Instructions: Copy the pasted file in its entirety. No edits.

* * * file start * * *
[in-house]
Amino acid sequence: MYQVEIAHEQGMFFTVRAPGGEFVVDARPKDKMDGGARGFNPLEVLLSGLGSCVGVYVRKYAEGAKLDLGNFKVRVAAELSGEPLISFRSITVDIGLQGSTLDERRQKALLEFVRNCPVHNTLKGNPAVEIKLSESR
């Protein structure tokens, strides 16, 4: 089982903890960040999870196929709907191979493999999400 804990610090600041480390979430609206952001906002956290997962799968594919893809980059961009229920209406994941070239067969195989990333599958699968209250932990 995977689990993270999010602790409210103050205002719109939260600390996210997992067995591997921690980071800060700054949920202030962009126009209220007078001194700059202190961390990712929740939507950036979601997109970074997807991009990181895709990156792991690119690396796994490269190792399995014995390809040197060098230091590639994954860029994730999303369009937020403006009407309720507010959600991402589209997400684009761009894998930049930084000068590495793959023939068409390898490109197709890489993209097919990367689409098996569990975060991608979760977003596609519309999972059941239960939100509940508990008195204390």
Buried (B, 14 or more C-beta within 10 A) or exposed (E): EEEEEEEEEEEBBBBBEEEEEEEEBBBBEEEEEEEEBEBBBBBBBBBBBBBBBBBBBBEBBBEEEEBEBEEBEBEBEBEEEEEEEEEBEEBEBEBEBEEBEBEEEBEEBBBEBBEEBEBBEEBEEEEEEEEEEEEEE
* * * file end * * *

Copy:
[in-house]
Amino acid sequence: MYQVEIAHEQGMFFTVRAPGGEFVVDARPKDKMDGGARGFNPLEVLLSGLGSCVGVYVRKYAEGAKLDLGNFKVRVAAELSGEPLISFRSITVDIGLQGSTLDERRQKALLEFVRNCPVHNTLKGNPAVEIKLSESR
């Protein structure tokens, strides 16, 4: 089982903890960040999870196929709907191979493999999400 804990610090600041480390979430609206952001906002956290997962799968594919893809980059961009229920209406994941070239067969195989990333599958699968209250932990 995977689990993270999010602790409210103050205002719109939260600390996210997992067995591997921690980071800060700054949920202030962009126009209220007078001194700059202190961390990712929740939507950036979601997109970074997807991009990181895709990156792991690119690396796994490269190792399995014995390809040197060098230091590639994954860029994730999303369009937020403006009407309720507010959600991402589209997400684009761009894998930049930084000068590495793959023939068409390898490109197709890489993209097919990367689409098996569990975060991608979760977003596609519309999972059941239960939100509940508990008195204390």
Buried (B, 14 or more C-beta within 10 A) or exposed (E): EEEEEEEEEEEBBBBBEEEEEEEEBBBBEEEEEEEEBEBBBBBBBBBBBBBBBBBBBBEBBBEEEEBEBEEBEBEBEBEEEEEEEEEBEEBEBEBEBEEBEBEEEBEEBBBEBBEEBEBBEEBEEEEEEEEEEEEEE